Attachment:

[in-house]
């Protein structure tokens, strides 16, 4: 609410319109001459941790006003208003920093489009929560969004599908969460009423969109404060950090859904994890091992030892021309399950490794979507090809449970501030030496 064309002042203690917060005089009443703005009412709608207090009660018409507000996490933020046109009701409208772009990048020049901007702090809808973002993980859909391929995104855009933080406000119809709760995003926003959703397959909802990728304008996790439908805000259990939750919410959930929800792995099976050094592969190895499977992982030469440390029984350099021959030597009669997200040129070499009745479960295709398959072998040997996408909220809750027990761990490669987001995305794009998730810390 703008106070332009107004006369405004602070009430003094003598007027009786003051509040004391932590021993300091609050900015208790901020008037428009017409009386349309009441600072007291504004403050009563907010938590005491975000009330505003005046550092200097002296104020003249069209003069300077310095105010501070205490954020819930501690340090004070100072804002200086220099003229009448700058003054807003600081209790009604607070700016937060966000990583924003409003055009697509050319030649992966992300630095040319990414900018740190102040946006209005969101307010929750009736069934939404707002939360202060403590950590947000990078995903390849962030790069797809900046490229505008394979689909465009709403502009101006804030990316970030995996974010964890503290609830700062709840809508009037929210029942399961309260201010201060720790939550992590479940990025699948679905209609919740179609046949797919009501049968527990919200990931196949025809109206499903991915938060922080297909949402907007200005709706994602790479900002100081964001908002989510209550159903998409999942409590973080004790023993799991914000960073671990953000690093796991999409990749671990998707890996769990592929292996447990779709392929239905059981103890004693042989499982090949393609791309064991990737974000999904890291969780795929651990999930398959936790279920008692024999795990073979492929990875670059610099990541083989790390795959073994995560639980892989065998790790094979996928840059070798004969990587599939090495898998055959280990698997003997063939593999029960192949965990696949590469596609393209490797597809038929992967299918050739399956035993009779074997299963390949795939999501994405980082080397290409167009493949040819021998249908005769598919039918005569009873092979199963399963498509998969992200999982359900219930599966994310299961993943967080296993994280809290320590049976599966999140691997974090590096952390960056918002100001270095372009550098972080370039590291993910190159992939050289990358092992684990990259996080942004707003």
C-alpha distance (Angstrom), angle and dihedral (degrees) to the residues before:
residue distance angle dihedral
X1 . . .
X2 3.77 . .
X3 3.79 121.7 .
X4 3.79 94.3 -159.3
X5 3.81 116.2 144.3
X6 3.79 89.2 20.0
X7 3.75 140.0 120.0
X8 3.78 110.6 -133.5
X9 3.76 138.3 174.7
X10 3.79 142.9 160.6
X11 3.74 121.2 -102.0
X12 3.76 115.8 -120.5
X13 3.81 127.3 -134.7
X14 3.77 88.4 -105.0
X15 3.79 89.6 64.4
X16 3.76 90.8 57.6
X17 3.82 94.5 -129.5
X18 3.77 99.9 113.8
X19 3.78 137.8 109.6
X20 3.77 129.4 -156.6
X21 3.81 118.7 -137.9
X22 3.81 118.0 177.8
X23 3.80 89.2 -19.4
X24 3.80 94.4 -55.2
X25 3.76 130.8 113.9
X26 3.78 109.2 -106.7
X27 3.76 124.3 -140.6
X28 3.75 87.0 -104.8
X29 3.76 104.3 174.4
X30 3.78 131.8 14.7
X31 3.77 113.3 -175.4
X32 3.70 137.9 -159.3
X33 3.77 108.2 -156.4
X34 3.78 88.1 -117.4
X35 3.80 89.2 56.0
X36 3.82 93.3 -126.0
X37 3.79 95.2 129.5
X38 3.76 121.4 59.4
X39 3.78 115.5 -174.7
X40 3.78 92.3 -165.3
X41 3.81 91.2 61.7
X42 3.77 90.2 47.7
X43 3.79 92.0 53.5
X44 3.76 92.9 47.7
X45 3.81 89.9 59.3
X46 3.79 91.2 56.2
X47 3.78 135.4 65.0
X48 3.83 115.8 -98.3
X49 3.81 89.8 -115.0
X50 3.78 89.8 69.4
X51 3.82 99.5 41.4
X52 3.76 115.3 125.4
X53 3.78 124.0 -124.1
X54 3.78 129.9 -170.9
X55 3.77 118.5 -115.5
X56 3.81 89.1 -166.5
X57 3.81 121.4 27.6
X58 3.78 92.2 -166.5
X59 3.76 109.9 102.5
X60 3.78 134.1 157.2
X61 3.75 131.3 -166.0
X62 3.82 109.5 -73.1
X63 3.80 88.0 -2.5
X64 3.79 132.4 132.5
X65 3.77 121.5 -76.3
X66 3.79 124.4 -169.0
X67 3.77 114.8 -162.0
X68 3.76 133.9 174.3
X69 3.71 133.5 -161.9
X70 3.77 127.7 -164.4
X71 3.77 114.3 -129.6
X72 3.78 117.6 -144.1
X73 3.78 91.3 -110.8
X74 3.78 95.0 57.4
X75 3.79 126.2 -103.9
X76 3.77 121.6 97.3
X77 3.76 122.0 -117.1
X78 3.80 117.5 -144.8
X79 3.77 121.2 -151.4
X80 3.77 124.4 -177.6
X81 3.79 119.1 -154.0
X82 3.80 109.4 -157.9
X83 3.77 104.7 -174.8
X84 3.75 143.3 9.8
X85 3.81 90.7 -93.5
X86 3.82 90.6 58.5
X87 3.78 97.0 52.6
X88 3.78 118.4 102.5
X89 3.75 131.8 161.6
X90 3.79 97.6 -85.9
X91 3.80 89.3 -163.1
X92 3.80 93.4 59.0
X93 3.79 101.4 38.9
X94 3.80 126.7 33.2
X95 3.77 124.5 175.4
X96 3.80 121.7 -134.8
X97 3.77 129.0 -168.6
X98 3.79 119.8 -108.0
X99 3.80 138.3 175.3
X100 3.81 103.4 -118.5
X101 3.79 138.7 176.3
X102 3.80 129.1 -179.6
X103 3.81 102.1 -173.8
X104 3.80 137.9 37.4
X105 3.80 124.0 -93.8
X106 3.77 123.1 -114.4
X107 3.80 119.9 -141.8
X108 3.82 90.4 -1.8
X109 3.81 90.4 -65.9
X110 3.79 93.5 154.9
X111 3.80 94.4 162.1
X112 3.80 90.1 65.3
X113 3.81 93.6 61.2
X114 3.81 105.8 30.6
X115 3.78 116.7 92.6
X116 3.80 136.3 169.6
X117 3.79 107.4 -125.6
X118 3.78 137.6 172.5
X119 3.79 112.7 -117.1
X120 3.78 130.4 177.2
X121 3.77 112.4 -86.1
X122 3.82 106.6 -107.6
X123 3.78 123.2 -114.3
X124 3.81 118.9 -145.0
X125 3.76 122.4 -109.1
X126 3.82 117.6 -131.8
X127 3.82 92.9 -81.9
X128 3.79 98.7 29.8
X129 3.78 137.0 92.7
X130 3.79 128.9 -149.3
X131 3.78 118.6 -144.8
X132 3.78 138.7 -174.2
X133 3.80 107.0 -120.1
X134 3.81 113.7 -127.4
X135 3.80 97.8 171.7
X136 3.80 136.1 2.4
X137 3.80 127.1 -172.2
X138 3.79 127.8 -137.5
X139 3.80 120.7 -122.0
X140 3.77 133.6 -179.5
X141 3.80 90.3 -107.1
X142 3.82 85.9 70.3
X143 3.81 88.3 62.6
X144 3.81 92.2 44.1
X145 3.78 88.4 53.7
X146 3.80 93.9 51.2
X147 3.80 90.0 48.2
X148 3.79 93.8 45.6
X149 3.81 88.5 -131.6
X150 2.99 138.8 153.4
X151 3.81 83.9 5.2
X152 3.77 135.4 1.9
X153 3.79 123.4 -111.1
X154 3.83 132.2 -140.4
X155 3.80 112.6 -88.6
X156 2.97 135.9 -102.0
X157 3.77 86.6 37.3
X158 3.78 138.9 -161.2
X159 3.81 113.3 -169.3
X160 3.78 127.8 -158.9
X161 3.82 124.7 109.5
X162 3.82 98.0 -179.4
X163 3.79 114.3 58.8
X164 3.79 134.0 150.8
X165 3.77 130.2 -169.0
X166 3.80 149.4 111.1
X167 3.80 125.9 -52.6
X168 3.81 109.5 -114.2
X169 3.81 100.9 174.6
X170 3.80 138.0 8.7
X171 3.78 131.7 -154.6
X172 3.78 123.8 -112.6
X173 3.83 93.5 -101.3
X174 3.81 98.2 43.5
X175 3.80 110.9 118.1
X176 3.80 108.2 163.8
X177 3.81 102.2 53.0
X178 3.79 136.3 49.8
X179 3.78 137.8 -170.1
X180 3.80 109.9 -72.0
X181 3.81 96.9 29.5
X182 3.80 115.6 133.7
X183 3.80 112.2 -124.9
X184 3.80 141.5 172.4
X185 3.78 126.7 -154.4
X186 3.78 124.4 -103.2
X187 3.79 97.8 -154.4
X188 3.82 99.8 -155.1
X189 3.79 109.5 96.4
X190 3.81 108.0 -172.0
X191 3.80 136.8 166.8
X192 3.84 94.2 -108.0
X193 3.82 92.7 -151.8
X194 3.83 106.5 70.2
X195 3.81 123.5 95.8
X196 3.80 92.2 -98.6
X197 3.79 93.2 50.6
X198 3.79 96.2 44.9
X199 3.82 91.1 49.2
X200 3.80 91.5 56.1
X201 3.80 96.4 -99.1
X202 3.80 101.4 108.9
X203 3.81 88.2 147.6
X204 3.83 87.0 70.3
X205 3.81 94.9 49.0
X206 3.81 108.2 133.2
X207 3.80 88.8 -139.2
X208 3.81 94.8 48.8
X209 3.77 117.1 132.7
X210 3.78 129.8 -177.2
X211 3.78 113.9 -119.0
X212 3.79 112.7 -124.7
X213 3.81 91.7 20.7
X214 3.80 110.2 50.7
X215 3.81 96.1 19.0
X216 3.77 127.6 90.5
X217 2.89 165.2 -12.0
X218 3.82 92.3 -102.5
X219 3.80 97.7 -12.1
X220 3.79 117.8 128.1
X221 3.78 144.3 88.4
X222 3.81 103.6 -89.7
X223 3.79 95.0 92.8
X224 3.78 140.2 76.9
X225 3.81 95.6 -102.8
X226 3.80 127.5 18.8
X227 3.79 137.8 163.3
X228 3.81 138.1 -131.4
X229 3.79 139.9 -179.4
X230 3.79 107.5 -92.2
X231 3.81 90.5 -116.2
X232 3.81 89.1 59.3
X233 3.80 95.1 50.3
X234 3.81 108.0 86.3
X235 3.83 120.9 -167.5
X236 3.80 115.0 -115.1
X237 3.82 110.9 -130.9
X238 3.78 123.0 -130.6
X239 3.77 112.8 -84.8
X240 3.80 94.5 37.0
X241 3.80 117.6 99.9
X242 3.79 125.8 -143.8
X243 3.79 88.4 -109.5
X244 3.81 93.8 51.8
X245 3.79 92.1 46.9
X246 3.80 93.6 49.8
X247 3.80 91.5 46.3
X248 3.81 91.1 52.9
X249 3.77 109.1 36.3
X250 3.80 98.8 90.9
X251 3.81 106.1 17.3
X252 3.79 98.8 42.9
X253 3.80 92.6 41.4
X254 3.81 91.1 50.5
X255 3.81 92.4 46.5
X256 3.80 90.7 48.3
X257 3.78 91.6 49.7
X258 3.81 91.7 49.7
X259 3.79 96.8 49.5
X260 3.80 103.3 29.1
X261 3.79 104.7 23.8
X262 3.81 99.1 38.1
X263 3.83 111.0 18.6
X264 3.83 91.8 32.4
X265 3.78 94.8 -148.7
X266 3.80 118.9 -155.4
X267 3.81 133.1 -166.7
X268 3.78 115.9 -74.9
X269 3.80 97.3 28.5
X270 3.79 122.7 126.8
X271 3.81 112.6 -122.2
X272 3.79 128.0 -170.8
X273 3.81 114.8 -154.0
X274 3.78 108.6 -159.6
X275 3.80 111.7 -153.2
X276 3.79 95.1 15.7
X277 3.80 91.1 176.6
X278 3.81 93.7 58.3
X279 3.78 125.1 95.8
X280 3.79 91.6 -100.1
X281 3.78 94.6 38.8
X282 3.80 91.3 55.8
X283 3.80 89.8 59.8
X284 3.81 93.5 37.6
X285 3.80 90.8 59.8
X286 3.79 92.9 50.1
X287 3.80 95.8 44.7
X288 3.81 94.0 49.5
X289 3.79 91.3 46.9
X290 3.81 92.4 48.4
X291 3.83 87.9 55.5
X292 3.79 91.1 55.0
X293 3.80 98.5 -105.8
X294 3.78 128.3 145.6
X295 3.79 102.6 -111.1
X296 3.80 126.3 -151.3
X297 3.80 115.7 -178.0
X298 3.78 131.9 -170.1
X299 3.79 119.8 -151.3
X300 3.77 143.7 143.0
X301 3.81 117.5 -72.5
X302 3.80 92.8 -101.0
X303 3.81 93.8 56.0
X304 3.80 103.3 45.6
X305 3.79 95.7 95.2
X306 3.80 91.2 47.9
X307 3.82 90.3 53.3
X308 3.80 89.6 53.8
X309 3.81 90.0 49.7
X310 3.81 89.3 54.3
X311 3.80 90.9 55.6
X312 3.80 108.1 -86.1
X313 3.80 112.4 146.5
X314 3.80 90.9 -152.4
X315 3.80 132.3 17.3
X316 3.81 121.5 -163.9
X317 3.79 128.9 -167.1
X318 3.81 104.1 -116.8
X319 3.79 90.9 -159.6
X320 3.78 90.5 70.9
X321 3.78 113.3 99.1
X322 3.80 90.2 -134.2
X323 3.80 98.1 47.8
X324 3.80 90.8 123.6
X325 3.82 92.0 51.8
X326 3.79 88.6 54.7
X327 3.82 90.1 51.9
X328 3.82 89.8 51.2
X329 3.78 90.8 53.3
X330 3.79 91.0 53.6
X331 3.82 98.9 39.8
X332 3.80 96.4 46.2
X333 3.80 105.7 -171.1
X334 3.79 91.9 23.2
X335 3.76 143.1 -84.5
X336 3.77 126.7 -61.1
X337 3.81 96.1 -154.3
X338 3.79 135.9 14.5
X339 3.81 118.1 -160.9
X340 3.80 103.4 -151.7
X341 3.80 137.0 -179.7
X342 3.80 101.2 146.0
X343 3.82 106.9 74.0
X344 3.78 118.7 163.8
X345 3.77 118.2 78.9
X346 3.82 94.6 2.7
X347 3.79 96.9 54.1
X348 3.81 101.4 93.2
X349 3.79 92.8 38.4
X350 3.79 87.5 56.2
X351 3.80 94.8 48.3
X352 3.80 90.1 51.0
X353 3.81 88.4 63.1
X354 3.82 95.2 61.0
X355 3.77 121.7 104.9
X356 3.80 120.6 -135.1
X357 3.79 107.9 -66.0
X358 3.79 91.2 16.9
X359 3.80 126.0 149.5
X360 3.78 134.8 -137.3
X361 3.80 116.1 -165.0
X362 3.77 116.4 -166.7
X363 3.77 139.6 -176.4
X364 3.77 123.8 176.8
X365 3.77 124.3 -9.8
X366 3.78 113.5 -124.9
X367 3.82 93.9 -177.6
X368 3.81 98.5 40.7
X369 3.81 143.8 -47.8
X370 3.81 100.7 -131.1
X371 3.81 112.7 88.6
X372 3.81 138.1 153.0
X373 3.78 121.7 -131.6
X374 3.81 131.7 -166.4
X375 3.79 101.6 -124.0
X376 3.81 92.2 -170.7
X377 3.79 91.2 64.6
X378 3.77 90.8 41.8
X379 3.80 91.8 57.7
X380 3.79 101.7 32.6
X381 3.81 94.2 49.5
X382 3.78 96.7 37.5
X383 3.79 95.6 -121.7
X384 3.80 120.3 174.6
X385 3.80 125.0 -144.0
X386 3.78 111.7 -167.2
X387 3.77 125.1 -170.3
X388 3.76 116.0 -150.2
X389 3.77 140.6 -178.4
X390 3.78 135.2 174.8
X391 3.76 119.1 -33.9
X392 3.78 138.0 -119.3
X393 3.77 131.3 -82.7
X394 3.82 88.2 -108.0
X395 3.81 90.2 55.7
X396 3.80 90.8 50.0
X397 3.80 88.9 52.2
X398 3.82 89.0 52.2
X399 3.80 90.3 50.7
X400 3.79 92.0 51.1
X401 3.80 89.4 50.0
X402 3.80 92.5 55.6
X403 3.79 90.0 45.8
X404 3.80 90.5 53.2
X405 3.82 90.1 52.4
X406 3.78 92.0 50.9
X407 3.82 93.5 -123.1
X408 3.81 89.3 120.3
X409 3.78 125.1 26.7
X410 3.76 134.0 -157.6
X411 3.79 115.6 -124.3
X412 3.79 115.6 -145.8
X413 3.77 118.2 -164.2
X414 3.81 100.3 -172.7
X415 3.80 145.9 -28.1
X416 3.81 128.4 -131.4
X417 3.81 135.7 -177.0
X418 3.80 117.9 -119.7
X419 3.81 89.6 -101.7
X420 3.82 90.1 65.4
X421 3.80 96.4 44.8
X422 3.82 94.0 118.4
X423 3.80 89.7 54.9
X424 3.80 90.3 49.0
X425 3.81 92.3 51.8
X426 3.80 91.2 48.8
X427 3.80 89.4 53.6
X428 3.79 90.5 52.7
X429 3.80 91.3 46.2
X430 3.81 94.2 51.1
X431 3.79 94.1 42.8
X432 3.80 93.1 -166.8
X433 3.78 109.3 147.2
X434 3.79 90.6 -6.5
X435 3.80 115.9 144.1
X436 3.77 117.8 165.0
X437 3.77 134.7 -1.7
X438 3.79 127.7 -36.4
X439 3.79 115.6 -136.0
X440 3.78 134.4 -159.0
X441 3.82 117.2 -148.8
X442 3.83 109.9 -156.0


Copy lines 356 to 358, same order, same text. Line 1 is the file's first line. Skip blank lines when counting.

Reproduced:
X352 3.80 90.1 51.0
X353 3.81 88.4 63.1
X354 3.82 95.2 61.0